Well, it’s finally open. Officials were pretty coy about the opening of the Hoover Dam bypass bridge late in October saying it would be open before the end of the month, probably in the middle of the night. And then they went ahead and opened it without fanfare or notice on a weekday night around 10 p.m. Sneaky, sneaky.
While Las Vegas loves big and overblown grand openings for its casinos, nightclubs and fancy smancy restaurants, dam officials didn’t want a whole bunch of gotta-see-it-exactly-when-it-opens people clogging up the entrances to the bridge so they ran a decoy play, fooling everyone into thinking one thing but doing another. Good job, guys!
And now the $240 million technological wonder is open for biz (1/2 of the $240 mil. was for the bridge and 1/2 for the 4-lane highway on each side).
This means, that by taking the Mike O’Callaghan-Pat Tillman Memorial Bridge you can shave some time off your U.S. 93 Vegas-to-Phoenix trip and catch some cool views of Hoover Dam along the way. Truckers are gonna love it ’cause, since 9/11, security concerns over a big ol’ truck full of explosives blowing up our pride-n-joy dam ran high enough to send the big rigs on a 75-mile detour, forcing illegal alien/drug smugglers to carry extra Jarritos soft drinks & Gusanitos Luminosos (which, as you know, are glowing gummy worms that come with electrical tweezers, of course). The detour was quite inconvenient all around.
The bridge is destined to become a tourist attraction as it’s supposed to be both cool to look at and cool to look from and is already part of 2-for-1 Hoover Dam tour packages, I’m sure. About 14 percent of tourists to Southern Nevada visited areas beyond the Strip, and Hoover Dam was the No. 1 off-Strip attraction. Nearly 800,000 people paid to tour the Hoover Dam last year. And the dam folks expect those numbers to increase now that the bridge is complete. In 2000, before the dam was closed to truck traffic, 1.2 million people paid to tour it. So now, tour operators are combining the two attractions into one trip. I’d bet there’s already a discount coupon for it somewhere.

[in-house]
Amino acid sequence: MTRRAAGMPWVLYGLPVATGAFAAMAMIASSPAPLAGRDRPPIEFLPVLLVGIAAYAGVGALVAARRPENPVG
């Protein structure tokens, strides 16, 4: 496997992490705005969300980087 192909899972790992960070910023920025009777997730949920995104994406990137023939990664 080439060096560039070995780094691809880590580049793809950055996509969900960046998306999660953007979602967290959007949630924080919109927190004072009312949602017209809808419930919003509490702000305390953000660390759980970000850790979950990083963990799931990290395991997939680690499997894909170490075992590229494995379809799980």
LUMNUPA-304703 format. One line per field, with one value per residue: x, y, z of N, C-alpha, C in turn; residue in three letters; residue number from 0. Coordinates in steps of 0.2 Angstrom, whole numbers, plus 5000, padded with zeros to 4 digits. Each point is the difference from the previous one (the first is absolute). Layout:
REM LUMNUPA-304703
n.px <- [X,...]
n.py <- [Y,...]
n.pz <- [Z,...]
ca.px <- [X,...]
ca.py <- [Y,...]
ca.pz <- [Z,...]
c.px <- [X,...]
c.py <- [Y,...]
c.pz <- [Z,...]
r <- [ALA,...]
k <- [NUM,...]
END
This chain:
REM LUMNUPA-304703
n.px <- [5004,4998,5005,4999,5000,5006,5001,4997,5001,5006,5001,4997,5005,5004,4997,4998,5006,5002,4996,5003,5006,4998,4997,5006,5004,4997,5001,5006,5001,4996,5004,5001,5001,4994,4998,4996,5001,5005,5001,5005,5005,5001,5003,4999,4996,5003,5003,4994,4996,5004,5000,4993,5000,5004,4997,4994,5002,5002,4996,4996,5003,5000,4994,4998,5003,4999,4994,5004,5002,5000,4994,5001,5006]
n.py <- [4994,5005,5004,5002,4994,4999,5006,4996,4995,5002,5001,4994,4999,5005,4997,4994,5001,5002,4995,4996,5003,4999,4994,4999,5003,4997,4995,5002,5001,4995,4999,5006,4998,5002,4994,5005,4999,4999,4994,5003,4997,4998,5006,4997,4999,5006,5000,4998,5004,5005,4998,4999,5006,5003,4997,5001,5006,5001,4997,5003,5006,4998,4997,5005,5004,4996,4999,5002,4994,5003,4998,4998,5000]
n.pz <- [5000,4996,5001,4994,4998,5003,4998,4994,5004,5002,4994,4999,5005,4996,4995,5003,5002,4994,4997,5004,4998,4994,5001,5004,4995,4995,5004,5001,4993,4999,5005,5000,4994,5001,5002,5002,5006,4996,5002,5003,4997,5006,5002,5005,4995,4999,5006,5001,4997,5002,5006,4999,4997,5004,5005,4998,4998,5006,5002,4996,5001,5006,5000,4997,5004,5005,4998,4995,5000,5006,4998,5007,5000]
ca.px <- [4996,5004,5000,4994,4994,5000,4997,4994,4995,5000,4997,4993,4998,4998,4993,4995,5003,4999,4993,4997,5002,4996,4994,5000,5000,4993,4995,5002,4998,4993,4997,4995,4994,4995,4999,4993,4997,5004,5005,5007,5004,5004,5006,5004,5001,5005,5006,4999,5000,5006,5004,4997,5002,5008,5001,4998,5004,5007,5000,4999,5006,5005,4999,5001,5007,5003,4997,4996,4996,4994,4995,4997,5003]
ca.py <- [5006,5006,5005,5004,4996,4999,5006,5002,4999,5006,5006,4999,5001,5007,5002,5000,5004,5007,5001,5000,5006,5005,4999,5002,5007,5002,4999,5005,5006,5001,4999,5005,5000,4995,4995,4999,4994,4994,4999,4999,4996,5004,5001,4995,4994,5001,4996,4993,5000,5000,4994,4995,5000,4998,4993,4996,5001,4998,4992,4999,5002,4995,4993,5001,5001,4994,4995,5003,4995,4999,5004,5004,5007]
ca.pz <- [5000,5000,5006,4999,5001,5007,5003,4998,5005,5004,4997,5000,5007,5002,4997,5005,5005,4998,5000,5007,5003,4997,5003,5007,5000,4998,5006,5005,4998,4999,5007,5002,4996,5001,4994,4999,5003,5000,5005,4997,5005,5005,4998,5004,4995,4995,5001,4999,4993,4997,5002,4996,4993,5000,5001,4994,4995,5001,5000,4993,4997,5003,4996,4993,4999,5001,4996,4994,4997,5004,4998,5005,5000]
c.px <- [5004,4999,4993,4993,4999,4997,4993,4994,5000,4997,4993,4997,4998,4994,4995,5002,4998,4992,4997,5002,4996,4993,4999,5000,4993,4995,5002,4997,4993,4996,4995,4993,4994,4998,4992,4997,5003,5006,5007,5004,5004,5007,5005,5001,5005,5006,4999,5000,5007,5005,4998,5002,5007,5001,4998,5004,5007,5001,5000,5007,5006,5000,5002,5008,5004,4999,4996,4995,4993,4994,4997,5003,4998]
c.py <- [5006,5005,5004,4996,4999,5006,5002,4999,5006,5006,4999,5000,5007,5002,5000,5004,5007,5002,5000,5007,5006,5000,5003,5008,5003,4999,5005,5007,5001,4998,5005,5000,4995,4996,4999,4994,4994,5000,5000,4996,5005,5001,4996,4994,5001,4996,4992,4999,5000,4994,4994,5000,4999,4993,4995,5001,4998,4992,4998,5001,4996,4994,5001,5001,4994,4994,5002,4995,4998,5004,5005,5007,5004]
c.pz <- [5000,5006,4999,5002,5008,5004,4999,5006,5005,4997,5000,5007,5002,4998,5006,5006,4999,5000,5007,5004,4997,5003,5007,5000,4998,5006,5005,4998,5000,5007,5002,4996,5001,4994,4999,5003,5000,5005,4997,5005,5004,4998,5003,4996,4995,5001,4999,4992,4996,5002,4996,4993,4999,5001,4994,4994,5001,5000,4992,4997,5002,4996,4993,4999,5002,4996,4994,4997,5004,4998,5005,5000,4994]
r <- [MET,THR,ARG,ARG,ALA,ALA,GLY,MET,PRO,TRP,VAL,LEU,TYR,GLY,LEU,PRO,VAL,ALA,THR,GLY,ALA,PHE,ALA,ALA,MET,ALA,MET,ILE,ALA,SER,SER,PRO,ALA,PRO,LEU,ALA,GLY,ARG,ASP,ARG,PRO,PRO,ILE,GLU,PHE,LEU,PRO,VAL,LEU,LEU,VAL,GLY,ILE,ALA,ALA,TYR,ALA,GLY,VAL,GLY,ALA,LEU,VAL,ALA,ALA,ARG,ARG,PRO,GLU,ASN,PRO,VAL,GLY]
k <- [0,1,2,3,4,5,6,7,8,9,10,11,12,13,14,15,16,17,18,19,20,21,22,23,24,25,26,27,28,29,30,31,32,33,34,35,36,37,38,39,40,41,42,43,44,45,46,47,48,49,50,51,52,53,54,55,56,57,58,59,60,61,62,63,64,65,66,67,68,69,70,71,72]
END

Ya know, at first I was really happy that the wacky Decepticon leader, Megatron, didn’t obliterate Hoover Dam as that would have really messed up the Southern Nevada tour business. But now I’m thinking that maybe they were waiting for this bypass bridge to be built so they, too, could get a “2-for-1”. I’d put the area on Orange Alert (at least) immediately if it were up to me. Oh, and have Optimus Prime on standby.
So…where was I? Oh, yeah, the new bridge. Before the Decepticons return and destroy the thing(s) you oughta take a look at it ’cause it’s supposed to be purty (see photo, left) and also kinda special, in engineering terms, at least. Here are some factoids I stole from a much harder working journalist than I: The bypass is the first concrete-steel composite arch bridge built in the United States, and is considered something of an engineering wonder. It spans a jaw-dropping 2,000-foot gorge and hovers a breathtaking 900 feet above the Colorado River. It is 1,900 feet long, with a 1,060-foot-long arch, the longest of its kind in North America. More than 20,000 vehicles are expected to roll over the bridge each day.
Wow, it’s gives my engineering side a woody just thinking about it. Unfortunately, my engineering side is very small but that kinda works out OK since my woody is, too.
Anyway, the bridge is named after a popular former Nevada governor (currently, “popular” and “governor” don’t run together when discussing Nevada) who ruled the state in the ’70’s and also an ex-pro-football-player-turned-Army-Ranger who was maybe accidentally killed by so-called friendly fire in Afghanistan. That part is bad enough but there was a U.S. military cover-up and the whole thing continues to be a big mess. Tillman went to Arizona State University so I suppose that was Arizona’s 1/2 of the naming of the bridge although the two names together don’t seem to be an ideal fit for some reason. I kind of think we oughta name the Nevada part after current Guv Jim Gibbons since so many in the state seem to want to frag him, too, but I guess the name of the structure is etched in stone by now.
To check the bridge out, head out on I-515/U.S. 93/95 towards Hoover Dam and follow the signs. If you want to read a little background on the project, here’s the official Hoover Dam Bypass Project website.